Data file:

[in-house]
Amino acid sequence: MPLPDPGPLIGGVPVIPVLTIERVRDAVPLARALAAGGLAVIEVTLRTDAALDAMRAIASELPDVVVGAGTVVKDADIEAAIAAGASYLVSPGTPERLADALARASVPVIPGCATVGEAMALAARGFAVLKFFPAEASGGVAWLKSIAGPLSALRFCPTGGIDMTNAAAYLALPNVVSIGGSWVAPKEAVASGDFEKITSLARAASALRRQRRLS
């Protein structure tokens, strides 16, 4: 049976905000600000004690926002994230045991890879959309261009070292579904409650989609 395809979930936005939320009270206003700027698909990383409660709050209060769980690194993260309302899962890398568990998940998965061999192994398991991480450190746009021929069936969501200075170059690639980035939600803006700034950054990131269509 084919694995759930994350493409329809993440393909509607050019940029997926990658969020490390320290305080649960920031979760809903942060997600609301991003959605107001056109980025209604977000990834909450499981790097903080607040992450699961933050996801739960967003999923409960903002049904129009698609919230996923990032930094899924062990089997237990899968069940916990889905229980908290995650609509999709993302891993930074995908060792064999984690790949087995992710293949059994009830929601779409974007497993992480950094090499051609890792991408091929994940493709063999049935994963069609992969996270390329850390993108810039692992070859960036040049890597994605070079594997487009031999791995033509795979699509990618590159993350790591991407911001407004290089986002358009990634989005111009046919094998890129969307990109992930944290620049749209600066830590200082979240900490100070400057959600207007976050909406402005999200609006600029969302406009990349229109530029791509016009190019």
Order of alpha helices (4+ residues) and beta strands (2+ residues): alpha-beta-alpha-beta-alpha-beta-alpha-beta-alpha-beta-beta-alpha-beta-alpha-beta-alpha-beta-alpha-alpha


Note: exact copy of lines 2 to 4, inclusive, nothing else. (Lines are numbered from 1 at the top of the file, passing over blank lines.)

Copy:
Amino acid sequence: MPLPDPGPLIGGVPVIPVLTIERVRDAVPLARALAAGGLAVIEVTLRTDAALDAMRAIASELPDVVVGAGTVVKDADIEAAIAAGASYLVSPGTPERLADALARASVPVIPGCATVGEAMALAARGFAVLKFFPAEASGGVAWLKSIAGPLSALRFCPTGGIDMTNAAAYLALPNVVSIGGSWVAPKEAVASGDFEKITSLARAASALRRQRRLS
């Protein structure tokens, strides 16, 4: 049976905000600000004690926002994230045991890879959309261009070292579904409650989609 395809979930936005939320009270206003700027698909990383409660709050209060769980690194993260309302899962890398568990998940998965061999192994398991991480450190746009021929069936969501200075170059690639980035939600803006700034950054990131269509 084919694995759930994350493409329809993440393909509607050019940029997926990658969020490390320290305080649960920031979760809903942060997600609301991003959605107001056109980025209604977000990834909450499981790097903080607040992450699961933050996801739960967003999923409960903002049904129009698609919230996923990032930094899924062990089997237990899968069940916990889905229980908290995650609509999709993302891993930074995908060792064999984690790949087995992710293949059994009830929601779409974007497993992480950094090499051609890792991408091929994940493709063999049935994963069609992969996270390329850390993108810039692992070859960036040049890597994605070079594997487009031999791995033509795979699509990618590159993350790591991407911001407004290089986002358009990634989005111009046919094998890129969307990109992930944290620049749209600066830590200082979240900490100070400057959600207007976050909406402005999200609006600029969302406009990349229109530029791509016009190019």
Order of alpha helices (4+ residues) and beta strands (2+ residues): alpha-beta-alpha-beta-alpha-beta-alpha-beta-alpha-beta-beta-alpha-beta-alpha-beta-alpha-beta-alpha-alpha